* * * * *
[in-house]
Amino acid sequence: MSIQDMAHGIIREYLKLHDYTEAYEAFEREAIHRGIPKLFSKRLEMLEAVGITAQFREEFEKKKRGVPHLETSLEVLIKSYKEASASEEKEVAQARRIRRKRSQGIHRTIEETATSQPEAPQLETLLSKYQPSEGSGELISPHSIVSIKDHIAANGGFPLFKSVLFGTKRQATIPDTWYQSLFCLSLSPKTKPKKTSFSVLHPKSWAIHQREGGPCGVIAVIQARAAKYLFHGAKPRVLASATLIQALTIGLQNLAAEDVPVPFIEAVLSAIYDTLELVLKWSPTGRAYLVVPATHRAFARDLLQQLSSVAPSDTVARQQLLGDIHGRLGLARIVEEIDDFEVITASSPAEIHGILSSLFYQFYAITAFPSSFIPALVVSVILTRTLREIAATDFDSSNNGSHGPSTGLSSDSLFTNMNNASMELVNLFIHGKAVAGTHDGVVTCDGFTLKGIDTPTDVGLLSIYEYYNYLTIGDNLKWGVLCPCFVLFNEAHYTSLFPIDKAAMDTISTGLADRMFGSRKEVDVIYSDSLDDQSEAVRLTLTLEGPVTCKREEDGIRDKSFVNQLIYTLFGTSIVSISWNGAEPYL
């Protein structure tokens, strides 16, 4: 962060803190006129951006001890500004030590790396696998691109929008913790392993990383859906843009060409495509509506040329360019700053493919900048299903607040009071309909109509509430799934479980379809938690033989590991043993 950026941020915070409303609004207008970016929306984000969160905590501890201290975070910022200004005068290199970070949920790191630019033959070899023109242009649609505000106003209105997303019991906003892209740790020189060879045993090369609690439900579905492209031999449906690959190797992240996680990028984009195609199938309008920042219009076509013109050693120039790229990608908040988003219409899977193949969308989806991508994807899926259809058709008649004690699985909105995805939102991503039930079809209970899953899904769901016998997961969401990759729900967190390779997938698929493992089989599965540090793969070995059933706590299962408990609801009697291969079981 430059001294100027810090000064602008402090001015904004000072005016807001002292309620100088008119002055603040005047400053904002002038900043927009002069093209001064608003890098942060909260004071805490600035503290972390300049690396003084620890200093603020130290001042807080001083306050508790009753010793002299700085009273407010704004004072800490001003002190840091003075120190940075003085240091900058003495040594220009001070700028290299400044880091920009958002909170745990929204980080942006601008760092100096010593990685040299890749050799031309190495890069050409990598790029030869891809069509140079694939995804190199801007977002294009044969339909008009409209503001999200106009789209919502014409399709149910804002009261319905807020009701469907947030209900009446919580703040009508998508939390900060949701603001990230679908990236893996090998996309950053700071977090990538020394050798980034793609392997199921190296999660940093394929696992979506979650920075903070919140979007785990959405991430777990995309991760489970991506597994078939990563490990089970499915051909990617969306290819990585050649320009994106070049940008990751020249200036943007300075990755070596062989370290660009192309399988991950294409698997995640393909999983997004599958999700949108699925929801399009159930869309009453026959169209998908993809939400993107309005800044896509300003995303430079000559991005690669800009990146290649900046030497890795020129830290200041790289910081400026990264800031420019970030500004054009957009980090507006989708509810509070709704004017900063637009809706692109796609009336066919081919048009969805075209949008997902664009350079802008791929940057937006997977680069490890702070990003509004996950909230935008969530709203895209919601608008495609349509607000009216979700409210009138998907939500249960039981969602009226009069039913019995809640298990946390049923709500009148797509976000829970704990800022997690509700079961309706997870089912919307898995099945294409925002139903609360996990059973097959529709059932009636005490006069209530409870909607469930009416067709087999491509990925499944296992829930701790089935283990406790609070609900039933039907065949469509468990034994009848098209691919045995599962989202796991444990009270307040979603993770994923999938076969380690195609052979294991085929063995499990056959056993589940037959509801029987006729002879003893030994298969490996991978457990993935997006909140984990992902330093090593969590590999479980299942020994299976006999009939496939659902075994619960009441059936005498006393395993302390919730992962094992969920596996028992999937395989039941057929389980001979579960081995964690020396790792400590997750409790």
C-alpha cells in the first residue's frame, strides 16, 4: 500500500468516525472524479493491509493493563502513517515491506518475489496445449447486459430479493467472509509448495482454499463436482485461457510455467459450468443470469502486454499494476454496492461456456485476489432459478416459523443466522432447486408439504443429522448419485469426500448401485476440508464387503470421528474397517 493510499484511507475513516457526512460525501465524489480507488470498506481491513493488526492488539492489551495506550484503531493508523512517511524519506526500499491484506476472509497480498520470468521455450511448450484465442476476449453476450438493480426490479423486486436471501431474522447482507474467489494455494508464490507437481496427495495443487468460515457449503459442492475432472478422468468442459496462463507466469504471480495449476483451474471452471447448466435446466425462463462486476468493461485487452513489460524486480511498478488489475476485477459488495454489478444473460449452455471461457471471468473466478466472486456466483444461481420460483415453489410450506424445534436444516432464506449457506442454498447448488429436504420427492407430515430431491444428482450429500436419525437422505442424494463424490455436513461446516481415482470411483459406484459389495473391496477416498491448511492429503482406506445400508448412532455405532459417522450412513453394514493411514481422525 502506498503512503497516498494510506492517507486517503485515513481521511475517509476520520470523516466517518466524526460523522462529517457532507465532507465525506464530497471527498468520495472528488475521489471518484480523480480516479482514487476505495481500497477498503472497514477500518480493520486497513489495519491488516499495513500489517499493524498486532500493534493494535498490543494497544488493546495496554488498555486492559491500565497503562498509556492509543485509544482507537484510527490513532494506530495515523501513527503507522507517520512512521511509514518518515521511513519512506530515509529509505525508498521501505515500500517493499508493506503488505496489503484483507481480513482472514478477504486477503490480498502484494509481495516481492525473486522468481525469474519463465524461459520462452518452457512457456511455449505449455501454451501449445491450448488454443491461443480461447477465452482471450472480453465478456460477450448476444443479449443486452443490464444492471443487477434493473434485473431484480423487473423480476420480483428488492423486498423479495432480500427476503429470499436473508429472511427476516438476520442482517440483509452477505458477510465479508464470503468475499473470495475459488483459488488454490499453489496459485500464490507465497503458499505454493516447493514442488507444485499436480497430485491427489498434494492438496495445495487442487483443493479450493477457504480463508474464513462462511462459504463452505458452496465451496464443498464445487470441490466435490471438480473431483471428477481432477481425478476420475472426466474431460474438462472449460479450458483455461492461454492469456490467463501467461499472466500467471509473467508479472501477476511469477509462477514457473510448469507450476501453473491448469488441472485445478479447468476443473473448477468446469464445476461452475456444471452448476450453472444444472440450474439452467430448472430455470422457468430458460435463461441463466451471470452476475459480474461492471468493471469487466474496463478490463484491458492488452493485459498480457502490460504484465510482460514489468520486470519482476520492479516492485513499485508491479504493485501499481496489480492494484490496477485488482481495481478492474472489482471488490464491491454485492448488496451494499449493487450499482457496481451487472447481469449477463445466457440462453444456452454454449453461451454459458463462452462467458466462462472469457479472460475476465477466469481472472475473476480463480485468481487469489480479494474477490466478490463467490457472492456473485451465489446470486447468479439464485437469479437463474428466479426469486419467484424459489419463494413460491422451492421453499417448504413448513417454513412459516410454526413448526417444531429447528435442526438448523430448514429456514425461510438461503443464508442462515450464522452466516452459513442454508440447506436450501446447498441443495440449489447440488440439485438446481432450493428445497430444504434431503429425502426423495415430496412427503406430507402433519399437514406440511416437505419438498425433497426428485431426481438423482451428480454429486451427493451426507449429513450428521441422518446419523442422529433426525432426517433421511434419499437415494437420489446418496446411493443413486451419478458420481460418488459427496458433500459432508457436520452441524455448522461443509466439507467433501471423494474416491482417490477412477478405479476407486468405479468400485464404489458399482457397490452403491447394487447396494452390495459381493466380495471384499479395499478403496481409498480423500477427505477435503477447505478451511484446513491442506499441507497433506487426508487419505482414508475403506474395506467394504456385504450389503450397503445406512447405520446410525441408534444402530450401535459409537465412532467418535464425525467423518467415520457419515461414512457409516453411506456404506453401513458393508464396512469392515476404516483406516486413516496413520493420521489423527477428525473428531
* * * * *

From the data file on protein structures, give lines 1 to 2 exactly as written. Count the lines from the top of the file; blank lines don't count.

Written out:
[in-house]
Amino acid sequence: MSIQDMAHGIIREYLKLHDYTEAYEAFEREAIHRGIPKLFSKRLEMLEAVGITAQFREEFEKKKRGVPHLETSLEVLIKSYKEASASEEKEVAQARRIRRKRSQGIHRTIEETATSQPEAPQLETLLSKYQPSEGSGELISPHSIVSIKDHIAANGGFPLFKSVLFGTKRQATIPDTWYQSLFCLSLSPKTKPKKTSFSVLHPKSWAIHQREGGPCGVIAVIQARAAKYLFHGAKPRVLASATLIQALTIGLQNLAAEDVPVPFIEAVLSAIYDTLELVLKWSPTGRAYLVVPATHRAFARDLLQQLSSVAPSDTVARQQLLGDIHGRLGLARIVEEIDDFEVITASSPAEIHGILSSLFYQFYAITAFPSSFIPALVVSVILTRTLREIAATDFDSSNNGSHGPSTGLSSDSLFTNMNNASMELVNLFIHGKAVAGTHDGVVTCDGFTLKGIDTPTDVGLLSIYEYYNYLTIGDNLKWGVLCPCFVLFNEAHYTSLFPIDKAAMDTISTGLADRMFGSRKEVDVIYSDSLDDQSEAVRLTLTLEGPVTCKREEDGIRDKSFVNQLIYTLFGTSIVSISWNGAEPYL